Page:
- Medicated throat sprays or lozenges are generally not helpful.
- Pain Medicine:
- To help with the pain, give an acetaminophen product such as Tylenol.
- Another choice is an ibuprofen product such as Advil.
- Use as needed.
- Fever Medicine:
- For fevers above 102° F (39° C), give an acetaminophen product such as Tylenol.
- Another choice is an ibuprofen product such as Advil.
- Note: Fevers less than 102° F (39° C) are important for fighting infections.
- For all fevers: Keep your child well hydrated. Give lots of cold fluids.
- Fluids and Soft Diet:
- Try to get your child to drink adequate fluids.
- Goal: Keep your child well hydrated.
- Cold drinks, milk shakes, popsicles, slushes, and sherbet are good choices.
- Solids. Offer a soft diet. Also avoid foods that need much chewing. Avoid citrus, salty, or spicy foods. Note: Fluid intake is much more important than eating any solids.
- Swollen tonsils can make some solid foods hard to swallow. Cut food into smaller pieces.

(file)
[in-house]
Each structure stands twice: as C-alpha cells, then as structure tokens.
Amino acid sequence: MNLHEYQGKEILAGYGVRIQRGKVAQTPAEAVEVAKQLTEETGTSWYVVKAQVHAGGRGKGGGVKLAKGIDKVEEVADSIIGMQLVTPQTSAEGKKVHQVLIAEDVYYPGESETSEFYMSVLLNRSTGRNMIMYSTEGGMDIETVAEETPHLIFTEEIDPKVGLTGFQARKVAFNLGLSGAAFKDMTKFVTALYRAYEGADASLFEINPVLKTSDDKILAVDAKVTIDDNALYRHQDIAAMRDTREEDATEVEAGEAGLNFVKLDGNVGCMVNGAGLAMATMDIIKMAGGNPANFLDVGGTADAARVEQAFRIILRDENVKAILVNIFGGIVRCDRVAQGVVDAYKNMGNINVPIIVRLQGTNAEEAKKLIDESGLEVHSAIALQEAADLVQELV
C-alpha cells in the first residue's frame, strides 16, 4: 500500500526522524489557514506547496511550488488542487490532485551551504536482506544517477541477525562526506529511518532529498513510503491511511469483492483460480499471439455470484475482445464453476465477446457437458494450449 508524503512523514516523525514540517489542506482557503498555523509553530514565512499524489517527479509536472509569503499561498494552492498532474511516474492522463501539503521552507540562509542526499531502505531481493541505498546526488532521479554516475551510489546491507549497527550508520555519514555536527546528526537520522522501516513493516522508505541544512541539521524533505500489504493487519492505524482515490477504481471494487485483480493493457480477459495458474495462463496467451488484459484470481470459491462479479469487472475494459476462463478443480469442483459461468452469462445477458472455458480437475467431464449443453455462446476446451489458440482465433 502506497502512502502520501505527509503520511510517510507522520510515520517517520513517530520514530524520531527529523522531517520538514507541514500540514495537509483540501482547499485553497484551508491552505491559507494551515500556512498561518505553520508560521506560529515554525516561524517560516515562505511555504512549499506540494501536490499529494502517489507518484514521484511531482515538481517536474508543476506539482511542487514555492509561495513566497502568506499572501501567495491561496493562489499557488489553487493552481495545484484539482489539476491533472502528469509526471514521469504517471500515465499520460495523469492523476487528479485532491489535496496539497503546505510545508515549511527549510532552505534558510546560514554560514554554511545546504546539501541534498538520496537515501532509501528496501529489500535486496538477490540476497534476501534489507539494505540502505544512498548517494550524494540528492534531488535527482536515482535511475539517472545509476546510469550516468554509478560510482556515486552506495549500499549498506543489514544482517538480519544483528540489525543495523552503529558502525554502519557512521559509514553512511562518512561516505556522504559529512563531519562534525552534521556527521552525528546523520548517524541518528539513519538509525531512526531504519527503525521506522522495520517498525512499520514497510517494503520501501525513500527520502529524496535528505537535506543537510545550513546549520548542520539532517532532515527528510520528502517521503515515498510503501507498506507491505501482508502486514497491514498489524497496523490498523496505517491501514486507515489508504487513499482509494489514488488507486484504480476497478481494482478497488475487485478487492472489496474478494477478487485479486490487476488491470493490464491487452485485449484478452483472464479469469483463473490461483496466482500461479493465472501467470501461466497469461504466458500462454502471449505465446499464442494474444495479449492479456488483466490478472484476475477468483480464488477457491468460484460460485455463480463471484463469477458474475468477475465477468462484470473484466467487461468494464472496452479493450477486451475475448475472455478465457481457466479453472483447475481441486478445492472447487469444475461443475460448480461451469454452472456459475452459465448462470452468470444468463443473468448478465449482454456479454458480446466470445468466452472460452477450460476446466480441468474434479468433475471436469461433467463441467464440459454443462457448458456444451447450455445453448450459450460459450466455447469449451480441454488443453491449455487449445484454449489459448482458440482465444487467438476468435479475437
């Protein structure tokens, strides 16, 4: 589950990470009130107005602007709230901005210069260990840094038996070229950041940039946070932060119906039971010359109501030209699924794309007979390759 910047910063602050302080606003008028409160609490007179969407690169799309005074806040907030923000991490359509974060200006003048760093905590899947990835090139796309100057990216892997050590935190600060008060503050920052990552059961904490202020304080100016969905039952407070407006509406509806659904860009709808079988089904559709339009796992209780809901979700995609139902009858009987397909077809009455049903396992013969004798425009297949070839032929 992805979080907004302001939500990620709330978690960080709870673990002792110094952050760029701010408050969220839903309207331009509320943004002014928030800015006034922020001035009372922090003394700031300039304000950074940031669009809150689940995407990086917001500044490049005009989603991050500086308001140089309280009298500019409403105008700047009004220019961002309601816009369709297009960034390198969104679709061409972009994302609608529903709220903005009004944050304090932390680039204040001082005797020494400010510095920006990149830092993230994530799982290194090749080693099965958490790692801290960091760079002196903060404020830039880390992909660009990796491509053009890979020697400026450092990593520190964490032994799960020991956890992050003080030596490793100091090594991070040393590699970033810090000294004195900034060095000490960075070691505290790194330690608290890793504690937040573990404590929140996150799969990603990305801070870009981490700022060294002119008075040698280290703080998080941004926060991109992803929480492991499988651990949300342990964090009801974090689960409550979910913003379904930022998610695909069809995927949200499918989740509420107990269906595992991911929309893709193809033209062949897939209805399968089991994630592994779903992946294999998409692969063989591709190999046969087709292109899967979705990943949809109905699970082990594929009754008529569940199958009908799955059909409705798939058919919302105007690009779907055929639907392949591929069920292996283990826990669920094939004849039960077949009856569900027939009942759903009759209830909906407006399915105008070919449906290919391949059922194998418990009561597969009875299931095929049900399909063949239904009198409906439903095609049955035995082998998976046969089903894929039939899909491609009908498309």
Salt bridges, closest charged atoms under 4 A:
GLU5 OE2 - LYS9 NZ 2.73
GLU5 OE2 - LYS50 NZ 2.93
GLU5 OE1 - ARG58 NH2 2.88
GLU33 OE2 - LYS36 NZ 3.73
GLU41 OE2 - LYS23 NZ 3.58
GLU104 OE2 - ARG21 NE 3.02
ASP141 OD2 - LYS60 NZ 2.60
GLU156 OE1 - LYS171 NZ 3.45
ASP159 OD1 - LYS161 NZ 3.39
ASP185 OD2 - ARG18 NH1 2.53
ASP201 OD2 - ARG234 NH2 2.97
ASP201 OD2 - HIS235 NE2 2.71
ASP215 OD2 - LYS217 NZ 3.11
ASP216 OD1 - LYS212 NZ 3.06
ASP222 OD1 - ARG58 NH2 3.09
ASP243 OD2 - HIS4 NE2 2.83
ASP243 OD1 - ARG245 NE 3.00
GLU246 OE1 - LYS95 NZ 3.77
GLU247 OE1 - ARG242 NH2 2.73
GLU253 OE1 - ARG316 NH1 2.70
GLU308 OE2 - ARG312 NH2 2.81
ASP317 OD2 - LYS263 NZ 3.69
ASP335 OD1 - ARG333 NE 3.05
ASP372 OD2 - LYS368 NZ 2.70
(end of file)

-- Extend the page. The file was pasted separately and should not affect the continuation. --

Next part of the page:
- What to Expect:
- Strep throat responds quickly to antibiotics.
- The fever is usually gone by 24 hours.
- The sore throat starts to feel better by 48 hours.
- Return to School:
- Your child can return to school after the fever is gone.
- Your child should feel well enough to join in normal activities.
- Children with Strep throat need to be taking an antibiotic for 24 hours.
- Call Your Doctor If:
- Trouble breathing or drooling occurs
- Dehydration suspected
- Fever lasts more than 2 days after starting antibiotics
- Sore throat lasts more than 3 days after starting antibiotics
- You think your child needs to be seen
- Your child becomes worse
And remember, contact your doctor if your child develops any of the 'Call Your Doctor' symptoms.
Disclaimer: This information is not intended to be a substitute for professional medical advice. It is provided for educational purposes only. You assume full responsibility for how you choose to use this information.
Last Reviewed: 10/20/2014
Last Revised: 10/20/2014
Copyright 1994-2015 Barton D. Schmitt, MD. All rights reserved.